Warlick continued collecting political memorabilia and opened his Presidential Museum in Branson, Missouri in 2002, showcasing a Boeing 707 Air Force Once fuselage, Oval Office, First Ladies’ gowns, and more than 500 presidential items. Warlick wanted more people to see his collection, so he took his American Presidential Experience across America, exhibiting at Rockefeller Center in New York and presidential nominating conventions in Denver, Charlotte, and St. Paul.
The exhibition at The New Tropicana Las Vegas, opening November 22, 2014, will feature the largest inventory and most iconic exhibits of his presidential collections, including two JFK limousines and a Boeing 707 Air Force One fuselage outfitted exactly the way it appeared on November 22, 1963. Many other personal items of both John F. Kennedy and Jackie Kennedy will be on display for the first time anywhere in America. Many items were recently acquired from personal collectors and have not been available for viewing.
This week, Ira spoke with Gail Rubin. To listen to the interview click below.
Gail Rubin, CT, The Doyenne of Death®, will be speaking on “Jewish Funeral Traditions on Film,” at the Nathan Adelson Hospice – Walter L. Schwartz Center for Compassionate Care on Tuesday, November 18th at 7 p.m. The event is presented by the Jewish Community Center of Southern Nevada. She helps get funeral planning conversations started with a light touch on a serious subject. She hosts the TV/DVD series, A Good Goodbye, as well as a weekly Internet radio program.
As an award-winning speaker, Rubin uses humor and funny films to attract people to a topic many would rather avoid. She also helped pioneer the Death Cafe movement in the United States by hosting the first one west of the Mississippi in Albuquerque, New Mexico in September 2012.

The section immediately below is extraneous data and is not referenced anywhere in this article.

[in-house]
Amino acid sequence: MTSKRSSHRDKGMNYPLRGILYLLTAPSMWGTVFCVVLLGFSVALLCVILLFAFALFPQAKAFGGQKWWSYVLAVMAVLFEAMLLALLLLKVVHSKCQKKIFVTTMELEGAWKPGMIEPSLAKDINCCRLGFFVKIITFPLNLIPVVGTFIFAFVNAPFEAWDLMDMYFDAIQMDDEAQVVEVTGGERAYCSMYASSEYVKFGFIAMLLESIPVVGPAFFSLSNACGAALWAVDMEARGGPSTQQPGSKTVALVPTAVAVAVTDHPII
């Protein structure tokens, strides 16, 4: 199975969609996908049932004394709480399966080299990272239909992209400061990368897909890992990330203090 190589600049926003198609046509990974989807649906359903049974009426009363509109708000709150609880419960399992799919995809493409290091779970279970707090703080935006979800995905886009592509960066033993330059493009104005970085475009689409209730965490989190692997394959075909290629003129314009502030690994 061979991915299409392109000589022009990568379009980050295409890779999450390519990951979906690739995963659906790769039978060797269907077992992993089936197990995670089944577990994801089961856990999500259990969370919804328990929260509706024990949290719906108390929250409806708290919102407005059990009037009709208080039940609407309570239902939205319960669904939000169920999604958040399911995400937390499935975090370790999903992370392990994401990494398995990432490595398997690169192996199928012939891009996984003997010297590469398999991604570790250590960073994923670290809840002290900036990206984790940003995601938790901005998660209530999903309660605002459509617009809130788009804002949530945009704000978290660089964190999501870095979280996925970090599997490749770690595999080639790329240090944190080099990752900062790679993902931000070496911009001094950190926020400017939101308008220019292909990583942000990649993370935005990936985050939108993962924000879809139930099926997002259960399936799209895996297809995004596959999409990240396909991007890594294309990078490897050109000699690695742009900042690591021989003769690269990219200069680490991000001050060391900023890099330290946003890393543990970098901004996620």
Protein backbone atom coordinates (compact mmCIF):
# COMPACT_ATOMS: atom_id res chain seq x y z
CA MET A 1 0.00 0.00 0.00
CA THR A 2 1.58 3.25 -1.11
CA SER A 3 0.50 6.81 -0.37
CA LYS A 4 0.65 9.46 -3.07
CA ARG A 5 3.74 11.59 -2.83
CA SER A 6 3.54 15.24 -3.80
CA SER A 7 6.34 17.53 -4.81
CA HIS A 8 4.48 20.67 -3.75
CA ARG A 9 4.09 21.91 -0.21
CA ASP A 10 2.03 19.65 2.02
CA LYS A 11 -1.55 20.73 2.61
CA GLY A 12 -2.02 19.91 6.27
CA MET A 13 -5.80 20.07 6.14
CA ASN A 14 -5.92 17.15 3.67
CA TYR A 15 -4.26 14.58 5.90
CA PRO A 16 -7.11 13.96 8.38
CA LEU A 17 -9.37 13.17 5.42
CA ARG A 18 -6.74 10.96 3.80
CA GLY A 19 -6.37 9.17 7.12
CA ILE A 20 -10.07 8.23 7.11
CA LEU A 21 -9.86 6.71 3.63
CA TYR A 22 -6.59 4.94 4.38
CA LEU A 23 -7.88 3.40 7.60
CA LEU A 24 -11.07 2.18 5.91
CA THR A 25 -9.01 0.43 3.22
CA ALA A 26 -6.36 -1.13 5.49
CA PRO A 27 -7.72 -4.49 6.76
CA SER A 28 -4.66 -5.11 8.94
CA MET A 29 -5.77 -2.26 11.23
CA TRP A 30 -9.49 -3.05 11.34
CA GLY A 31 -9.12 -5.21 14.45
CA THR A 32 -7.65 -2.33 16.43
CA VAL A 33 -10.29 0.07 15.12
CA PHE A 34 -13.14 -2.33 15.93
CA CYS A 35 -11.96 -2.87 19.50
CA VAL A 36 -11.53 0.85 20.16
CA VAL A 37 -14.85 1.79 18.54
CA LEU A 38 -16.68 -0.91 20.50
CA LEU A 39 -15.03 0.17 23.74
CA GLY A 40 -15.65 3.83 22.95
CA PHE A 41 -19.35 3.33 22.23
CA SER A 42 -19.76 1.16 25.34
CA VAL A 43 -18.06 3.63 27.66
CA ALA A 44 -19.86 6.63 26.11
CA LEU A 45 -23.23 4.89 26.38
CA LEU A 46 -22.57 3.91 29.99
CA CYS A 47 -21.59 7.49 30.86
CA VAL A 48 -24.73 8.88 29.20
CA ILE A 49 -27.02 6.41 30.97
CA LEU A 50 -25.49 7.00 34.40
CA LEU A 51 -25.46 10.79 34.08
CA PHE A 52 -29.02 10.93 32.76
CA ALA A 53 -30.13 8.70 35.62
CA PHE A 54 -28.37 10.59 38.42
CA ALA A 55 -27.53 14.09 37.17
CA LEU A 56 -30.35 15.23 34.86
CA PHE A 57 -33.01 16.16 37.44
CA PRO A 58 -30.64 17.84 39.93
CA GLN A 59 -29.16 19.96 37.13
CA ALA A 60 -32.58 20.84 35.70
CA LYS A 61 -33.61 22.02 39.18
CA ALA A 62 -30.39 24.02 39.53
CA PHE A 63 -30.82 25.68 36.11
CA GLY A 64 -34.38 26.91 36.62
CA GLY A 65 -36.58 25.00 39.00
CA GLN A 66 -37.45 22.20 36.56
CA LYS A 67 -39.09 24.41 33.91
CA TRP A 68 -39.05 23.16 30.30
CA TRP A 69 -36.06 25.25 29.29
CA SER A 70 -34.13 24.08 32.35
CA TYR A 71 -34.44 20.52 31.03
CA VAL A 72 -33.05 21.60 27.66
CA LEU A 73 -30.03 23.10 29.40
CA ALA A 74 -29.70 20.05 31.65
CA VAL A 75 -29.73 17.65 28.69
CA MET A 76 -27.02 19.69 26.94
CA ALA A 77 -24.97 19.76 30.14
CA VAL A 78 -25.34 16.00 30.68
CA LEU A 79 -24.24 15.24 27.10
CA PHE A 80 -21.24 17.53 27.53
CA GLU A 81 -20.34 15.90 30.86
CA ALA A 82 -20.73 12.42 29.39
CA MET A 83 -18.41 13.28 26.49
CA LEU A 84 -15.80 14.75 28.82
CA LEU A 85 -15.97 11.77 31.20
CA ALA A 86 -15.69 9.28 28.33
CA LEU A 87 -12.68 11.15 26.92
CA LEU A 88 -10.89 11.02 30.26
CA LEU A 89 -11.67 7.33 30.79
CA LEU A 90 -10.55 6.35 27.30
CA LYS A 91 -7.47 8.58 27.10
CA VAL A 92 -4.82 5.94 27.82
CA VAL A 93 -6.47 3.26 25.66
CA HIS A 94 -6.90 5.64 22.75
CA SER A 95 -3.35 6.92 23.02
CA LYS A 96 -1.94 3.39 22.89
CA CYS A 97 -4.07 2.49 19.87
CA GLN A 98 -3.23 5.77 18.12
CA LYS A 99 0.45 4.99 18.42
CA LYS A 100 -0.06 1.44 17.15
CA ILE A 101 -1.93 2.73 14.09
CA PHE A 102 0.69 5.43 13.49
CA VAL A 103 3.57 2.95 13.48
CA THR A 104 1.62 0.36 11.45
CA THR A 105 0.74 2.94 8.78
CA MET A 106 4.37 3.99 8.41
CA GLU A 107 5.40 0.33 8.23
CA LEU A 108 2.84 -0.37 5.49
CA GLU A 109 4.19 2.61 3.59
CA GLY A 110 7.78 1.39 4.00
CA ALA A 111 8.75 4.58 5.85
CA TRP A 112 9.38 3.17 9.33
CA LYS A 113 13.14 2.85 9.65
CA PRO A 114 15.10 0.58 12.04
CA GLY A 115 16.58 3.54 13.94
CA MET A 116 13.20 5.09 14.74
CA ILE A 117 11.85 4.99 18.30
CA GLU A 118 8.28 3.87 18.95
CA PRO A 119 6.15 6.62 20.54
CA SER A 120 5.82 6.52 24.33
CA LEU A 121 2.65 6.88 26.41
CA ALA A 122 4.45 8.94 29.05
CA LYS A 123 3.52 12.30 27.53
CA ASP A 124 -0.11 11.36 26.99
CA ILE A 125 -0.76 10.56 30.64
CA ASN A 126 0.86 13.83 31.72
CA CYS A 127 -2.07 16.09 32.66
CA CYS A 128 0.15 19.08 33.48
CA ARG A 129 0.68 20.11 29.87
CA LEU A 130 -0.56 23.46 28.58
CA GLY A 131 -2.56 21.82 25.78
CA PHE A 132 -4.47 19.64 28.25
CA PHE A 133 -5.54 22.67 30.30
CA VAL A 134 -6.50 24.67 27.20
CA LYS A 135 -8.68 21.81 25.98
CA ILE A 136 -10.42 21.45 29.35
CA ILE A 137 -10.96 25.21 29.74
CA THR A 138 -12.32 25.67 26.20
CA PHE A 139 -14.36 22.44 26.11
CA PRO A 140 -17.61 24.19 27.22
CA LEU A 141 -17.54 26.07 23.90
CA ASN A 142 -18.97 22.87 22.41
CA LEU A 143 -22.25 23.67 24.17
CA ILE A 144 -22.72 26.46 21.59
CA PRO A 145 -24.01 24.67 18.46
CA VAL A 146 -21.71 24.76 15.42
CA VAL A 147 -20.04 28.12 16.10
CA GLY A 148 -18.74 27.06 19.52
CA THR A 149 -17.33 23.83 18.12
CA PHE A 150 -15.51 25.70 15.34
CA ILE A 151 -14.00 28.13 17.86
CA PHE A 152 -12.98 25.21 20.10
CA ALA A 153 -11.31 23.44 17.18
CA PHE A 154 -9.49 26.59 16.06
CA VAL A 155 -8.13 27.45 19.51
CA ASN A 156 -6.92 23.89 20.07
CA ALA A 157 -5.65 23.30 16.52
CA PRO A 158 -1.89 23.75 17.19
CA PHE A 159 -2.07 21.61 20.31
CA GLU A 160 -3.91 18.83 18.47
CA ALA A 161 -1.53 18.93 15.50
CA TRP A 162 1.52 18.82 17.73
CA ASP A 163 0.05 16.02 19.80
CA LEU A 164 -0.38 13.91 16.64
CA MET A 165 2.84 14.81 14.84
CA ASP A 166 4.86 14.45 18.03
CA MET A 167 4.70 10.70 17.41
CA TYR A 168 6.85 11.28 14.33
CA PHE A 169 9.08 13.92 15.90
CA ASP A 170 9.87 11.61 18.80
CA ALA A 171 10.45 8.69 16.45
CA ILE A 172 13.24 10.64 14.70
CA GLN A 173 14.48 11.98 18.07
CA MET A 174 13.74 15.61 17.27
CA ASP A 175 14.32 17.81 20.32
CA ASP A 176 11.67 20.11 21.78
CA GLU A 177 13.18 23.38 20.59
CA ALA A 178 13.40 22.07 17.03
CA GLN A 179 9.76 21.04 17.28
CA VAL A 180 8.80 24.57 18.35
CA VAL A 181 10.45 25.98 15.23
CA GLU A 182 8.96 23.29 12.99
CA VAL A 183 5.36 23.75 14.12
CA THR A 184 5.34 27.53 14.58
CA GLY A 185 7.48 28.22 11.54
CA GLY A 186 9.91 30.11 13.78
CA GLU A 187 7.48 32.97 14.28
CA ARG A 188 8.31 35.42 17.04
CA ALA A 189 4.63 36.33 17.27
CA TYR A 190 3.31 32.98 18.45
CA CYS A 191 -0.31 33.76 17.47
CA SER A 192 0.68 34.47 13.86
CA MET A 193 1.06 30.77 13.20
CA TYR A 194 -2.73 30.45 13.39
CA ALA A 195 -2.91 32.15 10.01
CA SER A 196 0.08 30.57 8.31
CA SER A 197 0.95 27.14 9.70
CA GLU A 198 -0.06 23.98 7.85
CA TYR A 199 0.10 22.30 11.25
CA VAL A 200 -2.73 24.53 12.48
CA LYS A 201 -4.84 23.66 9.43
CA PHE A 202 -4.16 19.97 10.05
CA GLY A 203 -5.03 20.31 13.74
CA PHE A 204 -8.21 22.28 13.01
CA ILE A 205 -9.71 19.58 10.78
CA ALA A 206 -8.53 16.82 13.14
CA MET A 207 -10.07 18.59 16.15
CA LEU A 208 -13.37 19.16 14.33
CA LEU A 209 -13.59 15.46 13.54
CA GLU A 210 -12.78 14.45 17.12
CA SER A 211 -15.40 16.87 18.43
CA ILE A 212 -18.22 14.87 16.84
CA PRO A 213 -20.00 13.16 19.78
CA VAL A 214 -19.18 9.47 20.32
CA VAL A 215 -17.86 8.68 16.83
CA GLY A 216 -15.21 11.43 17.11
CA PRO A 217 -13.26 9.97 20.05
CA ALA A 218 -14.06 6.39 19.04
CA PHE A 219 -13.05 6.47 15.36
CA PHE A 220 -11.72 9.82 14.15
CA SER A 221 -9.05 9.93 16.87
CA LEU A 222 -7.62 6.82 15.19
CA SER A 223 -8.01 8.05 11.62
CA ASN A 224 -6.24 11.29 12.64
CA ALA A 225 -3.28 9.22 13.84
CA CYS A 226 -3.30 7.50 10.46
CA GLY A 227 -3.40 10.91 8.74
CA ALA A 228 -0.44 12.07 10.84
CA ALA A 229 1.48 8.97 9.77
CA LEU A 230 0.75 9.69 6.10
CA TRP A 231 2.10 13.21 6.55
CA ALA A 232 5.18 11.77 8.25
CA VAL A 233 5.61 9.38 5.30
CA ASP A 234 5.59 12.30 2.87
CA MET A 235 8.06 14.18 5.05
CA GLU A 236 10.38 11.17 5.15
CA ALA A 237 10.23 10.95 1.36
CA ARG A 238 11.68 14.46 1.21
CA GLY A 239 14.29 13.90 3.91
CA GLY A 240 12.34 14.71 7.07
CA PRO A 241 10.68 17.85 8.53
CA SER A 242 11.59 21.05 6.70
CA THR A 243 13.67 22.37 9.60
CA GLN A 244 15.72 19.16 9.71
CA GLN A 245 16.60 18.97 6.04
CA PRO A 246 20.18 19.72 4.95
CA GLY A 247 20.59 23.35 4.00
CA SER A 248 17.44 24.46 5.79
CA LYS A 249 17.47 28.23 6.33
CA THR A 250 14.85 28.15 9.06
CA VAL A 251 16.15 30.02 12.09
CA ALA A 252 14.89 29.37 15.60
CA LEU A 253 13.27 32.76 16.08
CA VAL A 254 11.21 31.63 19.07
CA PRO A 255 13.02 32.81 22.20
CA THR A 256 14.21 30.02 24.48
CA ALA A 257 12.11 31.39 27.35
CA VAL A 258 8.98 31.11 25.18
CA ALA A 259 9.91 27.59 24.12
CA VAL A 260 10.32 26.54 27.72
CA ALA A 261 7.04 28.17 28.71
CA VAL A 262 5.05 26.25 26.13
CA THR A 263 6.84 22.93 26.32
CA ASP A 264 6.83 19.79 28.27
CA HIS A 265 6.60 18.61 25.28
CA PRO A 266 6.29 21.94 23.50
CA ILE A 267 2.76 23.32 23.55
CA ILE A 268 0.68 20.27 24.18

Rubin is a Certified Thanatologist, a designation awarded by the Association for Death Education and Counseling (ADEC). The designation Certified in Thanatology: Death, Dying and Bereavement is a fancy name for a death educator. She has made behind-the-scenes visits to mortuaries and the Office of the Medical Investigator, and takes continuing education courses on funerals, death, grief, and the afterlife.
She is also a Certified Celebrant, a Life Tribute professional personally trained by Doug Manning and Glenda Stansbury of the In-Sight Institute, the leading U.S. organization that trains Celebrants. Gail is also a public relations professional and event planner. Rubin has more than 30 years of experience creating many memorable life cycle events. She is an award-winning speaker with memberships in Toastmasters International and the National Speakers Association New Mexico Chapter.
As the author of “Matchings, Hatchings and Dispatchings,” an Albuquerque Tribune column on life cycle events, Rubin found that the columns on death elicited the greatest reader response, indicating a pressing need for information on the topic. She started The Family Plot Blog, a chipper online resource to provide the information, inspiration and tools to pre-plan a healing and meaningful funeral or memorial service.